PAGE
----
I received an email from DigitalGlobe regarding their ability to deliver imagery within 45 days of a tasking order up to 500 Km2 from their constellation of satellites. A tasking order is a request to capture imagery over a specific area with a specific sensor at a specific time. Usually, most buyers purchase off-the-shelf imagery that were previously obtained during satellite passes throughout the year or past several years. DigitalGlobe’s objective is to more quickly provide imagery, and in light of the recent events in Haiti, the demand for remotely-sensed data of recent vintage is growing. (See other information regarding DigitalGlobe’s tasking options [pdf])
DigitalGlobe is also promising that, once received, the company will offer a 10-day money-back guarantee. This is a smart move since, the company is offering data from their entire constellation, not any particular satellite. So, if the customer is not happy with the amount of cloud cover or resolution, they may return the imagery.
GeoEye’s standard, published delivery time for a new order requiring collection is 60 days. GeoEye offers the ability to shorten that time with a tasking fee.
So, it’s clear that both satellite data companies want to make it known just how quickly they can turn around imagery, if asked to to do. I think we’ll see that each company will seek to exploit this kind of competitive advantage over the coming years.
by Joe Francica on 01/26 at 02:55 PM |
Netezza released Skimmer yesterday (press release). It’s an entry-level data warehouse appliance (ten-terabyte capacity) with $125,000 price tag. It’s positioned for, among other things, “partner-developed applications.”
Kalido will make appliances aimed at pharmaceutical and insurance industries are expected later this quarter. “Pitney Bowes may be next out of the gate with Skimmer-based appliances bundling location intelligence and related predictive analytics software, [Forrester analyst James] Kobielus speculates.”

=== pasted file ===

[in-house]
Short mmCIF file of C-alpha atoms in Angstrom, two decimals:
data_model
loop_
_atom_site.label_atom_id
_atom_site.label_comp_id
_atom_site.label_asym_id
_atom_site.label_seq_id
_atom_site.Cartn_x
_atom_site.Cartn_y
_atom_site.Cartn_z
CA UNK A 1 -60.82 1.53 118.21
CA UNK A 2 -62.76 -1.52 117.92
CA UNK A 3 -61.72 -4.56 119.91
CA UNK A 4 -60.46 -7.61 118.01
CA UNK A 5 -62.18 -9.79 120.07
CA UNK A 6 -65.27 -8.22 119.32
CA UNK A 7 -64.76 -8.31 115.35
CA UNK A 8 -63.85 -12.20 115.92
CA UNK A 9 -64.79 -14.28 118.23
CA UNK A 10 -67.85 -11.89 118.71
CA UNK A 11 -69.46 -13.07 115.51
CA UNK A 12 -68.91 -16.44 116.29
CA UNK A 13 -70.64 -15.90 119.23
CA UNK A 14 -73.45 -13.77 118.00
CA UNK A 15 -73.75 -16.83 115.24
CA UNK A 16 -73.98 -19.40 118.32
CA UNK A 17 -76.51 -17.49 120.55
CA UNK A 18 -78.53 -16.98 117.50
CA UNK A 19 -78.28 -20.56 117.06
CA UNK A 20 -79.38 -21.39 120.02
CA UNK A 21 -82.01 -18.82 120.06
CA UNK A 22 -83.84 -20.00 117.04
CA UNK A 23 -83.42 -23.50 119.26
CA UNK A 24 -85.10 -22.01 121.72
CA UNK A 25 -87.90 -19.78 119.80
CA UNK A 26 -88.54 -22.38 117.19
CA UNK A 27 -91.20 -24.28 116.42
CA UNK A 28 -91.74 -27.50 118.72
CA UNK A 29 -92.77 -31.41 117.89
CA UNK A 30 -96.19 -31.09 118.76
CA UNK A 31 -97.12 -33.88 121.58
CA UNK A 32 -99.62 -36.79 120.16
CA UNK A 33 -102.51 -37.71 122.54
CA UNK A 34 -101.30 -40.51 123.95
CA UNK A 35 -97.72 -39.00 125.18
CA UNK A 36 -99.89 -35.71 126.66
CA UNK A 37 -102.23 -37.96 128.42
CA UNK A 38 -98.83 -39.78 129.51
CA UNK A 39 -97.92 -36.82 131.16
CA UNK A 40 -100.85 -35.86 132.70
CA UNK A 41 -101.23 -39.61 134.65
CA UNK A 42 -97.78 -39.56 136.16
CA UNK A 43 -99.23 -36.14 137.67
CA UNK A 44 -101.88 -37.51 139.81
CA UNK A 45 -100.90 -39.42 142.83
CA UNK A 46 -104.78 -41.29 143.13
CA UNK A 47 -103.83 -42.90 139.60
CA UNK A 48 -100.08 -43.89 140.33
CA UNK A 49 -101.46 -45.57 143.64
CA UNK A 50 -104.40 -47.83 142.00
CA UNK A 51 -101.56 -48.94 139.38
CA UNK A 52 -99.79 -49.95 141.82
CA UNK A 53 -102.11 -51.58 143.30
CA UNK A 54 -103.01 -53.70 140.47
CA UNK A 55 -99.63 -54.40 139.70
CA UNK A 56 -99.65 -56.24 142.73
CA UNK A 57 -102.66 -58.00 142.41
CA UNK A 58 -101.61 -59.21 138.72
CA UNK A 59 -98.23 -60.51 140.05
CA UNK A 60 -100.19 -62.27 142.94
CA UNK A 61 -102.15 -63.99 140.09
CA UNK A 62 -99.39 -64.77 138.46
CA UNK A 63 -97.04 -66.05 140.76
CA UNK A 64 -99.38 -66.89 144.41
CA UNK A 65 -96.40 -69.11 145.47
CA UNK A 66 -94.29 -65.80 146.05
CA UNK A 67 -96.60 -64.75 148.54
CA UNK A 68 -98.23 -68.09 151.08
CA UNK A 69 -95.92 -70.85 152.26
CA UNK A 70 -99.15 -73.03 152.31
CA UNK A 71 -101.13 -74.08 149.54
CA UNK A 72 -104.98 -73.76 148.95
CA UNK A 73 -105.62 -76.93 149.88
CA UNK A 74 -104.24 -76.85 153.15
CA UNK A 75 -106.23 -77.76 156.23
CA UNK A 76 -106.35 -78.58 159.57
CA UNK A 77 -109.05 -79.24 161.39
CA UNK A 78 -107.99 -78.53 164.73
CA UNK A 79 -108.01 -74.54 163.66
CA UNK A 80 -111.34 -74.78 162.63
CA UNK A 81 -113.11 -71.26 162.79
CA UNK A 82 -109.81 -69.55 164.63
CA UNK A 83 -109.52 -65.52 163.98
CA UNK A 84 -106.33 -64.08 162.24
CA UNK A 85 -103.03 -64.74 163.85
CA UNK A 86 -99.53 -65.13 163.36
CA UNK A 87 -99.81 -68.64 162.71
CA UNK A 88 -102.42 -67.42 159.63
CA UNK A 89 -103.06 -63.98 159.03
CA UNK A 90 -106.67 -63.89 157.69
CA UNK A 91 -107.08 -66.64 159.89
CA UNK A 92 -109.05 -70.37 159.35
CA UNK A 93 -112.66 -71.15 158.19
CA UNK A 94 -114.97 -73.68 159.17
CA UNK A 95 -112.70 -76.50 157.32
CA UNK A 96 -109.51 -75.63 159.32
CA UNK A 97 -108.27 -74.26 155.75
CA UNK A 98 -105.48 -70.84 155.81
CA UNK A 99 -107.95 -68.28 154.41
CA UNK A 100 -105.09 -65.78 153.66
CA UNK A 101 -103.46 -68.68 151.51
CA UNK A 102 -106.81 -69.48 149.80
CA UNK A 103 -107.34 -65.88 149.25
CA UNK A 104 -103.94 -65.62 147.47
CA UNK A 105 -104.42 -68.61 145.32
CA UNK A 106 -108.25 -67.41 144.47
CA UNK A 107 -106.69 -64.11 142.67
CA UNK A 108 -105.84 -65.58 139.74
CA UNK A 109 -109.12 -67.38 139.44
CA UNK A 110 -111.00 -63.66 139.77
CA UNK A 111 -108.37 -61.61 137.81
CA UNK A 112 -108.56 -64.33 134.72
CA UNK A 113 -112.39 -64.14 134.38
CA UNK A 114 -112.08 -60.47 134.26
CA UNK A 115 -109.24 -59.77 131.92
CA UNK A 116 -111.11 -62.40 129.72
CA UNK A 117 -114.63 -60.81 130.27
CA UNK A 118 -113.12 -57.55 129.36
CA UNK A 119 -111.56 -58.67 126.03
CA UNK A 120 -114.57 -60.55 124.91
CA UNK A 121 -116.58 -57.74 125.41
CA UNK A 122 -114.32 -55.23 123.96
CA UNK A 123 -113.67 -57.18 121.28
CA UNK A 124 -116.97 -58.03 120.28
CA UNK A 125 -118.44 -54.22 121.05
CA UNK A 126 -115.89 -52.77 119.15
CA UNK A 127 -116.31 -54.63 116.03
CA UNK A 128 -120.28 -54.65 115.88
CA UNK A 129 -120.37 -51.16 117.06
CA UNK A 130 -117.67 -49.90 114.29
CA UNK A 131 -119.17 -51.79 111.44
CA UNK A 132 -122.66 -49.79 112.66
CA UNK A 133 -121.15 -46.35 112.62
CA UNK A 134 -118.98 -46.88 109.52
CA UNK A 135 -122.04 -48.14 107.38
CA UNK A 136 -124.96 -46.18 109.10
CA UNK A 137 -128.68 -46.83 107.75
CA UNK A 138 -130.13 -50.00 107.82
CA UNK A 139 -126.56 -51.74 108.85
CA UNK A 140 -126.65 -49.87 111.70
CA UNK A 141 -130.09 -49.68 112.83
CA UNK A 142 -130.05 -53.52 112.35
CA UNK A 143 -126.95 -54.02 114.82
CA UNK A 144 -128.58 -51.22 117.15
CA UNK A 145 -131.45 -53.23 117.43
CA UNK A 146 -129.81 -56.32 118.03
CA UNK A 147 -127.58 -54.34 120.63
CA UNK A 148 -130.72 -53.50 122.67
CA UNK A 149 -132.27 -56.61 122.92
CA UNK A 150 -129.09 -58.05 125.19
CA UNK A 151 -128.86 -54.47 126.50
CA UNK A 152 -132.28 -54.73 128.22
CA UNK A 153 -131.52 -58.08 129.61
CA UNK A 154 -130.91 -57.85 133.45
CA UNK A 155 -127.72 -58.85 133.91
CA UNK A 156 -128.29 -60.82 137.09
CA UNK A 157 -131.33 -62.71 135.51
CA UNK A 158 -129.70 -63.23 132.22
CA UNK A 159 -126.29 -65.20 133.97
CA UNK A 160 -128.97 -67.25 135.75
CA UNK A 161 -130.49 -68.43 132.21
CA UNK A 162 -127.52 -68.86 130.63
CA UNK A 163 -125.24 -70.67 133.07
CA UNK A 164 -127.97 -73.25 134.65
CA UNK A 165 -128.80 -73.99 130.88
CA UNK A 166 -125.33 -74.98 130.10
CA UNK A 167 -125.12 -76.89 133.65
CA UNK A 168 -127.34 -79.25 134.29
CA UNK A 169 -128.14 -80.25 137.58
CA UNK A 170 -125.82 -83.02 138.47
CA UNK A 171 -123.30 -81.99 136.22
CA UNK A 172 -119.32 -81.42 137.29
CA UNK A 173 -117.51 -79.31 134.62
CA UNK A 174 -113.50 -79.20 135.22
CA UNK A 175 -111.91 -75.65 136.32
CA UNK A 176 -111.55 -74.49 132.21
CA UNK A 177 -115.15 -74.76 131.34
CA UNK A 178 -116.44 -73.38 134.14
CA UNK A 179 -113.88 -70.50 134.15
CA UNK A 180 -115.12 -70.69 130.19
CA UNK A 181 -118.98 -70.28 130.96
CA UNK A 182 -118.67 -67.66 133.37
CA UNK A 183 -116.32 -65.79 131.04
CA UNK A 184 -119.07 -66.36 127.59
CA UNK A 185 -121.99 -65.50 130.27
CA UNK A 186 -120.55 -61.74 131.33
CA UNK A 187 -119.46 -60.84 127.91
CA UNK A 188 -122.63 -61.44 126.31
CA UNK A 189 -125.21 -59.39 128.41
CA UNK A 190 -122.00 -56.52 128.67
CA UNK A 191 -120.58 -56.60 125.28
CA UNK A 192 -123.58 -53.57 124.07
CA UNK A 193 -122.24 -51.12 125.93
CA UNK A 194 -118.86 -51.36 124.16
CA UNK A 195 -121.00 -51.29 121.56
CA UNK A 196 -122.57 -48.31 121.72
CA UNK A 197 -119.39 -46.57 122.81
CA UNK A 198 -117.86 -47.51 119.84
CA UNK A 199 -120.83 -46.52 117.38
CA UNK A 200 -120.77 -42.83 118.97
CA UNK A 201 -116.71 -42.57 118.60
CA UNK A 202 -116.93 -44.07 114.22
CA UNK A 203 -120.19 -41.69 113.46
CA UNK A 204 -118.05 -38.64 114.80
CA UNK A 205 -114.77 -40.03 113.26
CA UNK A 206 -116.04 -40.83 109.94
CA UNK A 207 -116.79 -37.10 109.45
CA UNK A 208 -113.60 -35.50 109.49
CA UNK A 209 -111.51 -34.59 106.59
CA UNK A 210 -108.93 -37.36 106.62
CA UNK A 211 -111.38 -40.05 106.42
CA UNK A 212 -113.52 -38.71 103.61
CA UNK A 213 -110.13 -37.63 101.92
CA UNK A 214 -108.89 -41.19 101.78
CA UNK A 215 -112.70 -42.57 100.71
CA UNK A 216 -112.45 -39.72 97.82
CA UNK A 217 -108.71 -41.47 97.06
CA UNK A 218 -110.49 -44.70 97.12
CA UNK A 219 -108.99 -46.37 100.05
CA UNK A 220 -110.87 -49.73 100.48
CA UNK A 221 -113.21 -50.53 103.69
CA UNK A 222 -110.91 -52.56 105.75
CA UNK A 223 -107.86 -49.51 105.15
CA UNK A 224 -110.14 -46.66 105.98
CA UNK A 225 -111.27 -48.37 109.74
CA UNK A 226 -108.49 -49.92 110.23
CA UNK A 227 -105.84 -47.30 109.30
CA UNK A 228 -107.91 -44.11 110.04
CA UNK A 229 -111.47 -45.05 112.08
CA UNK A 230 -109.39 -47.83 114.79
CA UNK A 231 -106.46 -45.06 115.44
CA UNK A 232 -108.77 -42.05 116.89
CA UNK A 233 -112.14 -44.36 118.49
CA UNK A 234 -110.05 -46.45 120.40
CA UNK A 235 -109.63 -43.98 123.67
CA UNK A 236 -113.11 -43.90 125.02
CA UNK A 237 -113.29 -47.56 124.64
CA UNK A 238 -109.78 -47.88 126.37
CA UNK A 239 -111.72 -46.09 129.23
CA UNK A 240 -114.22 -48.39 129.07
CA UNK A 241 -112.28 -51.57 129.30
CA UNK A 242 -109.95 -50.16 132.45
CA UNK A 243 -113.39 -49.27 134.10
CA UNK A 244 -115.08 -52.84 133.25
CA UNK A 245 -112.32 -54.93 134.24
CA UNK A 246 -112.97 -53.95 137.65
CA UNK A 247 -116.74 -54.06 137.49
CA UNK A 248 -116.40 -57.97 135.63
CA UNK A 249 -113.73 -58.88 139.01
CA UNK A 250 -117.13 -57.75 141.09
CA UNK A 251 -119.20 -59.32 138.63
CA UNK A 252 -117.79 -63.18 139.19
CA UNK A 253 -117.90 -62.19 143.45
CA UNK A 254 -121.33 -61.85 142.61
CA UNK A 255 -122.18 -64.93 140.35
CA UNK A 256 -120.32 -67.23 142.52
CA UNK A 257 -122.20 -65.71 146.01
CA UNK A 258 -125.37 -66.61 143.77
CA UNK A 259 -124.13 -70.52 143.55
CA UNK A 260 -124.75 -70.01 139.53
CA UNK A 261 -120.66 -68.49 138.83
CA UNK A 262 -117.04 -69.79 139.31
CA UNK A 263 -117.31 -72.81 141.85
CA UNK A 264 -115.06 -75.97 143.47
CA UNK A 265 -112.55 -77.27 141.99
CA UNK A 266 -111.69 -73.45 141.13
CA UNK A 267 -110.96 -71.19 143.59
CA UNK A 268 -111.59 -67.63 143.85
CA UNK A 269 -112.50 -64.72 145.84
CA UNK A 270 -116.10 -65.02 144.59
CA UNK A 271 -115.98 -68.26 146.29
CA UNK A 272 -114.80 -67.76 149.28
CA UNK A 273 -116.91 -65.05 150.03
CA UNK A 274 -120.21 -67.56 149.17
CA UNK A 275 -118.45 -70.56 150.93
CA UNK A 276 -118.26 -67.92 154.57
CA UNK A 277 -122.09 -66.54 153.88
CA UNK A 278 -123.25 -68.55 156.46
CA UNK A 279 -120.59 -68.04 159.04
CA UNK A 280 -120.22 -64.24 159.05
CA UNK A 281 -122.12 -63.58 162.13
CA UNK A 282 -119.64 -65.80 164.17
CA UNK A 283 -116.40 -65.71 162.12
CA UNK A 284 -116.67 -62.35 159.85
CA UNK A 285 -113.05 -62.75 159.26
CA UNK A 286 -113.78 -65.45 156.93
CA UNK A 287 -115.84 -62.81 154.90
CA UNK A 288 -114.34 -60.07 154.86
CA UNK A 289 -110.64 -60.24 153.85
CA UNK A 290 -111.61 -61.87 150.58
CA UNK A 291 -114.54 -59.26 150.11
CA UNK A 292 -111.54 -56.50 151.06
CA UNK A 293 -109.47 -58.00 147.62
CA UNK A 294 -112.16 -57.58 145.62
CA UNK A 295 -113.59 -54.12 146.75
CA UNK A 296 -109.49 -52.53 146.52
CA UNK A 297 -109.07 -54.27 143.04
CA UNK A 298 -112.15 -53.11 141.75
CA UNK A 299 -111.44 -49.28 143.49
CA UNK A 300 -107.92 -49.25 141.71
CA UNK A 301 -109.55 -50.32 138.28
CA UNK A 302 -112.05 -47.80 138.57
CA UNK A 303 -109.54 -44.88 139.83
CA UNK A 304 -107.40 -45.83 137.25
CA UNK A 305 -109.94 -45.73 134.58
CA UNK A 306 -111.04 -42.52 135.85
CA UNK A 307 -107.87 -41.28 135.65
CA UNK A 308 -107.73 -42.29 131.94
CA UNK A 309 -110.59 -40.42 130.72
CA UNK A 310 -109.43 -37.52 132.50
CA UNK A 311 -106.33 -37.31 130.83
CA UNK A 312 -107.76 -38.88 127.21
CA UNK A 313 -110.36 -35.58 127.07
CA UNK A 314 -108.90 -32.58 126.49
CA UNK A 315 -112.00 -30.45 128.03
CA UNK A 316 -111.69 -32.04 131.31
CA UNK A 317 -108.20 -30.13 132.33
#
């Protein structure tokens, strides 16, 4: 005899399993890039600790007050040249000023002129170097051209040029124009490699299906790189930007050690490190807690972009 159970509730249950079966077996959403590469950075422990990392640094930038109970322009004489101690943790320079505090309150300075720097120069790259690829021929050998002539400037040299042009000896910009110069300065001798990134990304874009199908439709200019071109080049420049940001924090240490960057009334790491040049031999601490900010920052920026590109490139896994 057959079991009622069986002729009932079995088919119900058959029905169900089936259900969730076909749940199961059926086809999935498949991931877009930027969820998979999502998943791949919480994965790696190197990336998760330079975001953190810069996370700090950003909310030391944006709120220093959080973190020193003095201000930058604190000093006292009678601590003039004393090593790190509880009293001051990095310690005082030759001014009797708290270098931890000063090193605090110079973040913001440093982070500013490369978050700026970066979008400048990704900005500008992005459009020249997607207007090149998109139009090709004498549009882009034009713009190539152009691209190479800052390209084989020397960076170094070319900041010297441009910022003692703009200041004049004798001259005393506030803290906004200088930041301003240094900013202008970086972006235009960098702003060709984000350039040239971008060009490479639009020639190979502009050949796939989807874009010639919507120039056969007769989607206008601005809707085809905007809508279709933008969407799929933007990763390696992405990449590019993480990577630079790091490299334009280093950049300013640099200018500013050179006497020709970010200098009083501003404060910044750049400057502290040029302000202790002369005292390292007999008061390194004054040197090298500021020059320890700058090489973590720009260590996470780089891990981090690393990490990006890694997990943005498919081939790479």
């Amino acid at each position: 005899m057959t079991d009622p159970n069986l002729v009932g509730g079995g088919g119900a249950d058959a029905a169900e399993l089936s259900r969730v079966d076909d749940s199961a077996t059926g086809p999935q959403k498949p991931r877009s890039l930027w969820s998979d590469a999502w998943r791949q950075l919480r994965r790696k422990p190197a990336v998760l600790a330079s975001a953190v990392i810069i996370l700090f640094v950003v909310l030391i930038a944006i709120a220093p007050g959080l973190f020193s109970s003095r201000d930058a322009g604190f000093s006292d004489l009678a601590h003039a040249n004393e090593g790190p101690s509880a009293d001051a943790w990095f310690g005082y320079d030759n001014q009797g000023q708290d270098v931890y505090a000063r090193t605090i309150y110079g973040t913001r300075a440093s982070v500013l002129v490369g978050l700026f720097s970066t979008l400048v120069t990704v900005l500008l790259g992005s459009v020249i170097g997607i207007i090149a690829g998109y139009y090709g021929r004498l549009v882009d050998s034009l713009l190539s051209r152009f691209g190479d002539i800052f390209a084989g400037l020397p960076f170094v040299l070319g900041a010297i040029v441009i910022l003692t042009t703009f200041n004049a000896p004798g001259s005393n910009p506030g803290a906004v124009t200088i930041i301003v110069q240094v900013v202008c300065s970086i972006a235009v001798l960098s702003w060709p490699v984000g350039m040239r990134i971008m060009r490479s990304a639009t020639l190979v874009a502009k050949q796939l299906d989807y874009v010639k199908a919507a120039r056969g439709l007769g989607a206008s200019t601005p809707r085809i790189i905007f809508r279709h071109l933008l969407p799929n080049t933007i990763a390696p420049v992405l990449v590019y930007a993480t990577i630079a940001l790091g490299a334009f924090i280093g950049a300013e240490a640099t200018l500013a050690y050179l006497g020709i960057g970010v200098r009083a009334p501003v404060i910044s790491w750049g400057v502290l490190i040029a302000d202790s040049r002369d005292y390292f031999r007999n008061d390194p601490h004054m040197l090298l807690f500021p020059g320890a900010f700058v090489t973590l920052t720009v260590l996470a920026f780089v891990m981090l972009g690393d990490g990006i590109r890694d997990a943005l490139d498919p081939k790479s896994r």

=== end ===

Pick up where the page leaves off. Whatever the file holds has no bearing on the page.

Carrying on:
by Adena Schutzberg on 01/26 at 08:53 AM |
Following on efforts in the U.S., UK and elsewhere comes word that Indian policy which typically deems government information “restricted,” may be changing.
The policy currently in development, per two unnamed sources, “would compel departments and publicly funded bodies to scan their records, review the kind of data they maintain and release it for public consumption.” If they didn’t make data available, they’d have to explain why.
One the big beneficiaries, per Jacob P. Koshy: researchers and the geospatial industry.
The policy change is credited to Prime Minister Manmohan Singh, who hinted at change at the Indian Science Congress earlier this month.
by Adena Schutzberg on 01/26 at 08:26 AM |
“To alleviate range anxiety, a GIS-based mapping system will help drivers find charging stations, identify how many chargers are available at a particular location and whether or not an individual charger is in use.”
- a press release on ECOtality, Inc.‘s first generation internet-based software for advanced electric vehicle charging
The video looks like a Google Maps app (with no Google logo - interesting…). The app demoed didn’t use GPS to locate the car. (Also, interesting.)
by Adena Schutzberg on 01/26 at 07:09 AM |
A national conference for directors of surveying and mapping bureaus hinted that the State Bureau of Surveying and Mapping (SBSM) continues toward a goal of “100 merit-based digital cities nationwide,” an effort key to building “the digital China geo-spatial framework.”
The effort began in 2006 and so far includes 78 cities.
- People’s Daily Online
by Adena Schutzberg on 01/26 at 06:00 AM |